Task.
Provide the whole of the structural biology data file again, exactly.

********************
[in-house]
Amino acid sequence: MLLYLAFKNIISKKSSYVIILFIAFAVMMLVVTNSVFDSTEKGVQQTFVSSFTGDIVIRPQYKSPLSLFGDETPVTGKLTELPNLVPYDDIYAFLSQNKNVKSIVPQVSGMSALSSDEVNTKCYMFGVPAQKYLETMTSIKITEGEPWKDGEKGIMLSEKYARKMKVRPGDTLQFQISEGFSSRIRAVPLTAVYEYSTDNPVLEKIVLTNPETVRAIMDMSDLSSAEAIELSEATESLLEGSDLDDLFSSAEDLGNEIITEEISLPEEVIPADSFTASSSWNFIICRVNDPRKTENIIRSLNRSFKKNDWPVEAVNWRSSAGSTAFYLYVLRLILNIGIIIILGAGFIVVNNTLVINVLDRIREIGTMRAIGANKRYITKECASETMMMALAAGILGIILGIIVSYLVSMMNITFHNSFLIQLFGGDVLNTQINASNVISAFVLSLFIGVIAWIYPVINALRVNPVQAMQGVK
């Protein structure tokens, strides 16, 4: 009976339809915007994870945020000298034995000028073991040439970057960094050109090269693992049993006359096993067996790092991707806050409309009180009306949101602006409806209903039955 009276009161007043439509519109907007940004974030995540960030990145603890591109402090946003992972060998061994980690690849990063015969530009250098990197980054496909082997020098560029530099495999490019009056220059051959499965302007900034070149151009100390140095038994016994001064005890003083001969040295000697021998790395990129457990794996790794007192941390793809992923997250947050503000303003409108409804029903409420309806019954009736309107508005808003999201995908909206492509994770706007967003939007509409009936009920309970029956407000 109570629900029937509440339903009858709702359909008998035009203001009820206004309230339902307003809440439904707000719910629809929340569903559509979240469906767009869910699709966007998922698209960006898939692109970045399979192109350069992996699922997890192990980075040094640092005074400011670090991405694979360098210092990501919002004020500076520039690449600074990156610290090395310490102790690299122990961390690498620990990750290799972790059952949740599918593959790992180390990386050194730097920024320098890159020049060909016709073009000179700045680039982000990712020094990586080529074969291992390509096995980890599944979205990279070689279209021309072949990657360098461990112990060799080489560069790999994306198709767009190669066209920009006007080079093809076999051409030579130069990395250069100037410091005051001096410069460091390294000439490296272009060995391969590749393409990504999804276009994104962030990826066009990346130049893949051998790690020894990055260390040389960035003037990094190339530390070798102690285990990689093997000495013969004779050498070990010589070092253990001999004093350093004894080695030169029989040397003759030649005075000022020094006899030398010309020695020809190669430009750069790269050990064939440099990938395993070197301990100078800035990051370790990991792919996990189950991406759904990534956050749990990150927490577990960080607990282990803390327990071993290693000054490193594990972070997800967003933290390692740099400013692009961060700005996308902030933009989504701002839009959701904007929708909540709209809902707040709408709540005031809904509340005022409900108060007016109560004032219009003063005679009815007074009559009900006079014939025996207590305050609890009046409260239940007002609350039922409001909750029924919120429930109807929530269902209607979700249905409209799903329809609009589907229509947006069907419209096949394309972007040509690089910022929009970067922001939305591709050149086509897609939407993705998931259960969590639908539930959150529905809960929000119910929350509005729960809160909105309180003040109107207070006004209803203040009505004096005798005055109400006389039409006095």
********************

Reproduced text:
[in-house]
Amino acid sequence: MLLYLAFKNIISKKSSYVIILFIAFAVMMLVVTNSVFDSTEKGVQQTFVSSFTGDIVIRPQYKSPLSLFGDETPVTGKLTELPNLVPYDDIYAFLSQNKNVKSIVPQVSGMSALSSDEVNTKCYMFGVPAQKYLETMTSIKITEGEPWKDGEKGIMLSEKYARKMKVRPGDTLQFQISEGFSSRIRAVPLTAVYEYSTDNPVLEKIVLTNPETVRAIMDMSDLSSAEAIELSEATESLLEGSDLDDLFSSAEDLGNEIITEEISLPEEVIPADSFTASSSWNFIICRVNDPRKTENIIRSLNRSFKKNDWPVEAVNWRSSAGSTAFYLYVLRLILNIGIIIILGAGFIVVNNTLVINVLDRIREIGTMRAIGANKRYITKECASETMMMALAAGILGIILGIIVSYLVSMMNITFHNSFLIQLFGGDVLNTQINASNVISAFVLSLFIGVIAWIYPVINALRVNPVQAMQGVK
């Protein structure tokens, strides 16, 4: 009976339809915007994870945020000298034995000028073991040439970057960094050109090269693992049993006359096993067996790092991707806050409309009180009306949101602006409806209903039955 009276009161007043439509519109907007940004974030995540960030990145603890591109402090946003992972060998061994980690690849990063015969530009250098990197980054496909082997020098560029530099495999490019009056220059051959499965302007900034070149151009100390140095038994016994001064005890003083001969040295000697021998790395990129457990794996790794007192941390793809992923997250947050503000303003409108409804029903409420309806019954009736309107508005808003999201995908909206492509994770706007967003939007509409009936009920309970029956407000 109570629900029937509440339903009858709702359909008998035009203001009820206004309230339902307003809440439904707000719910629809929340569903559509979240469906767009869910699709966007998922698209960006898939692109970045399979192109350069992996699922997890192990980075040094640092005074400011670090991405694979360098210092990501919002004020500076520039690449600074990156610290090395310490102790690299122990961390690498620990990750290799972790059952949740599918593959790992180390990386050194730097920024320098890159020049060909016709073009000179700045680039982000990712020094990586080529074969291992390509096995980890599944979205990279070689279209021309072949990657360098461990112990060799080489560069790999994306198709767009190669066209920009006007080079093809076999051409030579130069990395250069100037410091005051001096410069460091390294000439490296272009060995391969590749393409990504999804276009994104962030990826066009990346130049893949051998790690020894990055260390040389960035003037990094190339530390070798102690285990990689093997000495013969004779050498070990010589070092253990001999004093350093004894080695030169029989040397003759030649005075000022020094006899030398010309020695020809190669430009750069790269050990064939440099990938395993070197301990100078800035990051370790990991792919996990189950991406759904990534956050749990990150927490577990960080607990282990803390327990071993290693000054490193594990972070997800967003933290390692740099400013692009961060700005996308902030933009989504701002839009959701904007929708909540709209809902707040709408709540005031809904509340005022409900108060007016109560004032219009003063005679009815007074009559009900006079014939025996207590305050609890009046409260239940007002609350039922409001909750029924919120429930109807929530269902209607979700249905409209799903329809609009589907229509947006069907419209096949394309972007040509690089910022929009970067922001939305591709050149086509897609939407993705998931259960969590639908539930959150529905809960929000119910929350509005729960809160909105309180003040109107207070006004209803203040009505004096005798005055109400006389039409006095």